Dr Wasserman reminds us that the preschool child will ingest anything that will not ingest them first. Approximately 75% of accidental ingestions are virtually nontoxic exposures. His article offers many examples of which substances do and do not cause trouble when ingested by a child. His offering is so practical that the wise and prudent health-care professional should keep a copy by the telephone in the office and at home.
The final article in this issue of Pediatric Annak deals with a disturbing and common problem - "inhalant abuse" as practiced by adolescents. Inhalant abuse is the leading cause of poisoning deaths among teenagers, accounting for 31% of the fatalities.4 The substances used are solvent and aerosol propellant chemicals that are intentionally inhaled to produce a "high."5 These preparations are readily available, inexpensive, and rapidly mind-altering. The experts remark that these substances often are overlooked as agents with abuse potential, and not much suspicion is raised when these items disappear from the home. Included in the long list of volatile substances of abuse are: butane, propane, gasoline, freon, naphtha, nail polish remover, typewriter correction fluid, and on and on. The danger is similar to Russian Roulette - the unknown inhaler can experience an acute "sudden sniffers death syndrome" due to hypoxia or fatal arrhythmia. Chronic usage can lead to progressive organic brain syndrome, peripheral neuropathy, or other organ-specific pathology.
This subject is discussed by yet another preeminent pediatric toxicologist, Dr Fred M. Henretig. Dr Henretig is the Director of the Section of Clinical Toxicology at the Children's Hospital of Philadelphia. Practicing in a large city has given the author upclose experience with these potential death-causing chemicals. If you do not believe how common this problem, ask your teenage children or grandchildren how many of their peers are "baggers," "huffers," or "sniffers." The children involved are often the young experimenters, ie, seventh, eighth, and ninth graders. Do not be too shocked at their answers.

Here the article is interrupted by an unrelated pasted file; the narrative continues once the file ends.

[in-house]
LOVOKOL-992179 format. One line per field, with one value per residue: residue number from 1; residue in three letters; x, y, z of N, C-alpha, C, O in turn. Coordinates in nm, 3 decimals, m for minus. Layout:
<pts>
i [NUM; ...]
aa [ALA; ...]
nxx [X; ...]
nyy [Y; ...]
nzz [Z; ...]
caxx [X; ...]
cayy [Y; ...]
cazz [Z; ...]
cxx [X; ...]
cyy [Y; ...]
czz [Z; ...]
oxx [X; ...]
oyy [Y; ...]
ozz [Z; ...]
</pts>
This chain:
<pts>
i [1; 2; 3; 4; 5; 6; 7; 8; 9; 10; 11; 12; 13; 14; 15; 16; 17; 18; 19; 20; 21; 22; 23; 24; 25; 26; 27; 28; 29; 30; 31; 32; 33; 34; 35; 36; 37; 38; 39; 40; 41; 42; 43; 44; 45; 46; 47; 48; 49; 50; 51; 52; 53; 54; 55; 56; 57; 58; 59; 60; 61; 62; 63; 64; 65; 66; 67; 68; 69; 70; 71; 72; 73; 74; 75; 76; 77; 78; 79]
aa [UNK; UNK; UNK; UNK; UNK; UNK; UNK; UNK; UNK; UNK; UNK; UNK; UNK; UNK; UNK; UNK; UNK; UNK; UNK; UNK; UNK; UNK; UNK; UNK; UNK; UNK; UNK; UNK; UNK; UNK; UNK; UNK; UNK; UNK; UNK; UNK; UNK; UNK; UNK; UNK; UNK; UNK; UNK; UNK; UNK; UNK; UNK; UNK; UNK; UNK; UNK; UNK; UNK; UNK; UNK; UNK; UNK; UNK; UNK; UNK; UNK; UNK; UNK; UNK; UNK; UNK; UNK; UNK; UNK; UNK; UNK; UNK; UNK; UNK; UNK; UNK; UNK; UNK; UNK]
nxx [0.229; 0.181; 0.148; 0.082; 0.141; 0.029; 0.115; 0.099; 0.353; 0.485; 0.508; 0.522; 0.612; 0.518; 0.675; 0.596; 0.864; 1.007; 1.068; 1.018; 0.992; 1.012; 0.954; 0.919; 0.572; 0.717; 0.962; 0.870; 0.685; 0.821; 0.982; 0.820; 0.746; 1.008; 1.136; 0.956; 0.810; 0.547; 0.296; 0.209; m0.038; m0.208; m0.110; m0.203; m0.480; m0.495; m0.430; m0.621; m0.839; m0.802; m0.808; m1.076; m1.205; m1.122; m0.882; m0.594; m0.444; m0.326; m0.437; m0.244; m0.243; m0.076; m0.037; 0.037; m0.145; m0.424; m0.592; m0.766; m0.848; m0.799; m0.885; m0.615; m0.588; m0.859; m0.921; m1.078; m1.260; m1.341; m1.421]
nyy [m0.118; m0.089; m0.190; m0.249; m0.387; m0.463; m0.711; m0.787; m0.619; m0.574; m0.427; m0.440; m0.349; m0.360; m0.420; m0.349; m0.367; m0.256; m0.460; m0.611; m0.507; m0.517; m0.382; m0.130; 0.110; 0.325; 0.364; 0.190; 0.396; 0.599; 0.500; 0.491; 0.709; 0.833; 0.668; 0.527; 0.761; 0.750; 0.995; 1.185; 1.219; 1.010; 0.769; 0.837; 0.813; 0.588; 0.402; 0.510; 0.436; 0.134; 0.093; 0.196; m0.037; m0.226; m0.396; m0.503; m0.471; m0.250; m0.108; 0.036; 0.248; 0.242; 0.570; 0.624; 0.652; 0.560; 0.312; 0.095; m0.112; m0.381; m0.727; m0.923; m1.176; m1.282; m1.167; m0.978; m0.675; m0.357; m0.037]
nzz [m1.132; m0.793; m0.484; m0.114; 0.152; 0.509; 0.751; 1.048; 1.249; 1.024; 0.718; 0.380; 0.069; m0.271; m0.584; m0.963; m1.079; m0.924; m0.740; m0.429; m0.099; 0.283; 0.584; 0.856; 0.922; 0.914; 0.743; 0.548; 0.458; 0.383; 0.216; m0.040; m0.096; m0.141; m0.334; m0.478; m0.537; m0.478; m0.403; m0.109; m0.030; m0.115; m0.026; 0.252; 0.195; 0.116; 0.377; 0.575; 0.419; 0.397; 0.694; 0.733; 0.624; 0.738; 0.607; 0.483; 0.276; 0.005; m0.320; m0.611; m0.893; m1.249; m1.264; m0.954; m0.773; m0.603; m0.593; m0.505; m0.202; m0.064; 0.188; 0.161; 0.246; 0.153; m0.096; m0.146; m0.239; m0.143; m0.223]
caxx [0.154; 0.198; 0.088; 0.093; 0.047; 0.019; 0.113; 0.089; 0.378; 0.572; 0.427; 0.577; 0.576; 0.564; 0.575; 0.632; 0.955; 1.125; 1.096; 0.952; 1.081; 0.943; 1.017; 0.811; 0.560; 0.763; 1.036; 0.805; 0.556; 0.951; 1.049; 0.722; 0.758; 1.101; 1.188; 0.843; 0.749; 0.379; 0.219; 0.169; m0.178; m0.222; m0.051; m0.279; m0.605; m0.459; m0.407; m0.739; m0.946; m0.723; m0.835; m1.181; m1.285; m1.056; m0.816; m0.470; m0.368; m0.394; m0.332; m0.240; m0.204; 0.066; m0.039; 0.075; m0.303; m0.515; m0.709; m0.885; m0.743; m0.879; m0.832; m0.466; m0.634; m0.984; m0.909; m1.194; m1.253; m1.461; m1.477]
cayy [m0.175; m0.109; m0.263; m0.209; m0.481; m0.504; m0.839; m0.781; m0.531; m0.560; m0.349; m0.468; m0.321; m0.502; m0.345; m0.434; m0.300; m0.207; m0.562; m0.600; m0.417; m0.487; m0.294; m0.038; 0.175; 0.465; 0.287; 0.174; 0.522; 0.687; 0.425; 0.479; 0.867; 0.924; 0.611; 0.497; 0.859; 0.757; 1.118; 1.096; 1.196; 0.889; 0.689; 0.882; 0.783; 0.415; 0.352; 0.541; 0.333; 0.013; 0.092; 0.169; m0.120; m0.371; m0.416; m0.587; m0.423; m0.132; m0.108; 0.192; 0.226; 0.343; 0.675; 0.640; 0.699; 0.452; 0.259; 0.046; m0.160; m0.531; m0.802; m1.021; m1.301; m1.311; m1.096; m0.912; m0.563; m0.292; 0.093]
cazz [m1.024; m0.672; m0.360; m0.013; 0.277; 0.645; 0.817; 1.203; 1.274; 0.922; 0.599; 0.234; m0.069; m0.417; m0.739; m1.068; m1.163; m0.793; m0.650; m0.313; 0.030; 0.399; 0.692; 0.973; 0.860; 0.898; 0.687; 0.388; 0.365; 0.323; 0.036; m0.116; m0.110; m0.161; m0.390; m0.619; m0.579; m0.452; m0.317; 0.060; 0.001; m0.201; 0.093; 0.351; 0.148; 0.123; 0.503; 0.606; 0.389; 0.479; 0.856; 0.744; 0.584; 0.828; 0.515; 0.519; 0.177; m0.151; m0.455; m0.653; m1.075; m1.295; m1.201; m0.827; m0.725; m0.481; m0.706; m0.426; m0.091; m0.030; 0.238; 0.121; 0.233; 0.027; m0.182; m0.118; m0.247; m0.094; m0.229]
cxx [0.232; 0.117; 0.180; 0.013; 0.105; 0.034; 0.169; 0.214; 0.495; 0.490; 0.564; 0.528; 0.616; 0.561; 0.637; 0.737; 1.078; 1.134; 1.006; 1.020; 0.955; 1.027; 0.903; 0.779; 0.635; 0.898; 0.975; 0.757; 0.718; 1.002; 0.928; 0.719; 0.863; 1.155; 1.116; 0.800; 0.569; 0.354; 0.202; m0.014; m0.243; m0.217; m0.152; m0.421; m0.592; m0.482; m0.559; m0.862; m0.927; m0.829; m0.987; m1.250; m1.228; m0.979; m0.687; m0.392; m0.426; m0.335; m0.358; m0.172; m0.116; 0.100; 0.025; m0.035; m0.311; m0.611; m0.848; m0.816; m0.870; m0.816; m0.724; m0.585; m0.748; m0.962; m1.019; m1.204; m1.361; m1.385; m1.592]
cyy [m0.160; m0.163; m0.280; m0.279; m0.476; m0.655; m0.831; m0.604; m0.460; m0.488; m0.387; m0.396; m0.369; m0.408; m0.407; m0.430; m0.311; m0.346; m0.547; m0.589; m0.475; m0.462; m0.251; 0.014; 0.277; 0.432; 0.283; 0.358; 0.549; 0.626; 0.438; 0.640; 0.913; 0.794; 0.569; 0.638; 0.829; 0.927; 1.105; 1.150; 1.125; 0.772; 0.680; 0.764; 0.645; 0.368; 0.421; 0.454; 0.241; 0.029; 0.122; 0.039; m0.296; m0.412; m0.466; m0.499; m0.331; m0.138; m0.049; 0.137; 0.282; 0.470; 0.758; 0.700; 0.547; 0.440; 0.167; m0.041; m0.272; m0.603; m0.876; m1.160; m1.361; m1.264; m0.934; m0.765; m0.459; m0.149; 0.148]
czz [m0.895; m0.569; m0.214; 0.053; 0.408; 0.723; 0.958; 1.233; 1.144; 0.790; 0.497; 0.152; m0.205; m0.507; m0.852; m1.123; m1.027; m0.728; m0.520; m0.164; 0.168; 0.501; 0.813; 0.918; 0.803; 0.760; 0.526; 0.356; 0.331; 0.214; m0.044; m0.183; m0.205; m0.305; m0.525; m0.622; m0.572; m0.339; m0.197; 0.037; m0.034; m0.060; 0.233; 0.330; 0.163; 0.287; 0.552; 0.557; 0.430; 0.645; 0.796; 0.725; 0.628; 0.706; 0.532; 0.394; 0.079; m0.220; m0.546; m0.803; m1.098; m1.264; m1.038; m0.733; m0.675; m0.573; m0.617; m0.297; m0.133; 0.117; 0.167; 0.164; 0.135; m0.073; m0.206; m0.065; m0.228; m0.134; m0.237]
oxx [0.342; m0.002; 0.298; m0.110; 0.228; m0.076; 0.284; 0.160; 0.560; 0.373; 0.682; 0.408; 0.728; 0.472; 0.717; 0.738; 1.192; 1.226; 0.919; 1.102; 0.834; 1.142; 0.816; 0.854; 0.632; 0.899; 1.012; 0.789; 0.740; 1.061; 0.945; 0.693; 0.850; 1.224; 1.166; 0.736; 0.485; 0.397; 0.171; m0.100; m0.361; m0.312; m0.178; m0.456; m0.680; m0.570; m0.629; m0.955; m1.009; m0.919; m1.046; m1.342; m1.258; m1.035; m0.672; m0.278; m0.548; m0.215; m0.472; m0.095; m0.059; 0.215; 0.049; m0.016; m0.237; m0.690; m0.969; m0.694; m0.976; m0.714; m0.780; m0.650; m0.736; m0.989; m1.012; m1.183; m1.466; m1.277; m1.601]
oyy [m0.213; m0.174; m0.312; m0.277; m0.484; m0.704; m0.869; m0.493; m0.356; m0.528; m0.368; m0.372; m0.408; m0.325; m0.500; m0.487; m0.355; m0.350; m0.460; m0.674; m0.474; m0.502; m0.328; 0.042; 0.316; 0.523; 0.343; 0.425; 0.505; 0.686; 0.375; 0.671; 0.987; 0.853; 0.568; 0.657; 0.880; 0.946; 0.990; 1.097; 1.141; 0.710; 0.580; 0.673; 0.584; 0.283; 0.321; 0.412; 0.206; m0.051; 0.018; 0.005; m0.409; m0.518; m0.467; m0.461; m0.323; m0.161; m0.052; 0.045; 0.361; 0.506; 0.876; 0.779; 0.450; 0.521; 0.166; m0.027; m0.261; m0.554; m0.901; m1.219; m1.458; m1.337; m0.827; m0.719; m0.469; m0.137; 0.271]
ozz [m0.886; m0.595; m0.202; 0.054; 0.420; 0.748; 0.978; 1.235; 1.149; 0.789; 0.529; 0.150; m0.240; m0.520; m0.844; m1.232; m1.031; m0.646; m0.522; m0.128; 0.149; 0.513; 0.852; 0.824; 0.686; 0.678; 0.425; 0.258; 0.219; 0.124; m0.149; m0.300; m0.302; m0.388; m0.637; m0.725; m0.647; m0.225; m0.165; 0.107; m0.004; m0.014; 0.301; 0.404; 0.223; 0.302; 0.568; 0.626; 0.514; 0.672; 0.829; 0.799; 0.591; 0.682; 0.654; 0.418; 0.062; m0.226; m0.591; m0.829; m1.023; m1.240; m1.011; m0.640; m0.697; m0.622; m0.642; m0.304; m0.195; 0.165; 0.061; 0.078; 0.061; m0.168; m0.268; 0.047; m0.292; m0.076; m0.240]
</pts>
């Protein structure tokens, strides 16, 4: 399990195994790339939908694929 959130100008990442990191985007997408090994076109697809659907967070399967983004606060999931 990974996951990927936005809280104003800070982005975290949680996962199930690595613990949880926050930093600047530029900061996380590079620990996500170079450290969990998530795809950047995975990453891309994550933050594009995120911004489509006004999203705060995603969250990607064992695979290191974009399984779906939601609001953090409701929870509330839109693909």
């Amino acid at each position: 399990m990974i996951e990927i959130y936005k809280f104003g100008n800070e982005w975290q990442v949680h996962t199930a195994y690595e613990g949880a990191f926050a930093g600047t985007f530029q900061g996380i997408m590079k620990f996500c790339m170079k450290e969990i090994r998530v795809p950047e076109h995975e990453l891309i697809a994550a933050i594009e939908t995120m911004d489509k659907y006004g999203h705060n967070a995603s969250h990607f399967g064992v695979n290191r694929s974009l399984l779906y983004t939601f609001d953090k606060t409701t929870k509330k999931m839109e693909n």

I believe that the perusal of these articles will provide readers with an informative and interesting addition to their knowledge of the ubiquitous conundrum of pediatric poisoning problems. With "better living through chemistry," the problem will not die in the foreseeable future. We can only hope that less of the victims will die, because of our proper management. As Emily Dickinson said, "If I can ease one life the aching, or cool one pain, or help one fainting robin unto his nest again, 1 shall not live in vain."
1. Litovitz TL, Clark LR, Soloway RA. The annual report of the American Association of Poison Control Centers Toxic Exposure Surveillance System. Am J Emerg Med. 1994;12:546-584.
2. Milk KC, Curry SC. Acute In» poisoning in concepts and controversies in toxicology. Emerg Med Clin North Am. 1994;12:397-413.
3. FDA proposes special labeling and packaging to prevent childhood iron poisoning. JAMA. 1994;272:1488.
4. Krenzelok EP. Alternatives to the usual drugs of abuse. Cimicai Toxicology Forum. 1993;6:1-6.
5. Linden CH. Volatile substances of abuse, emergency aspects of drug abuse. Emergency Medial Clinics of North America. 1990;8:559-578.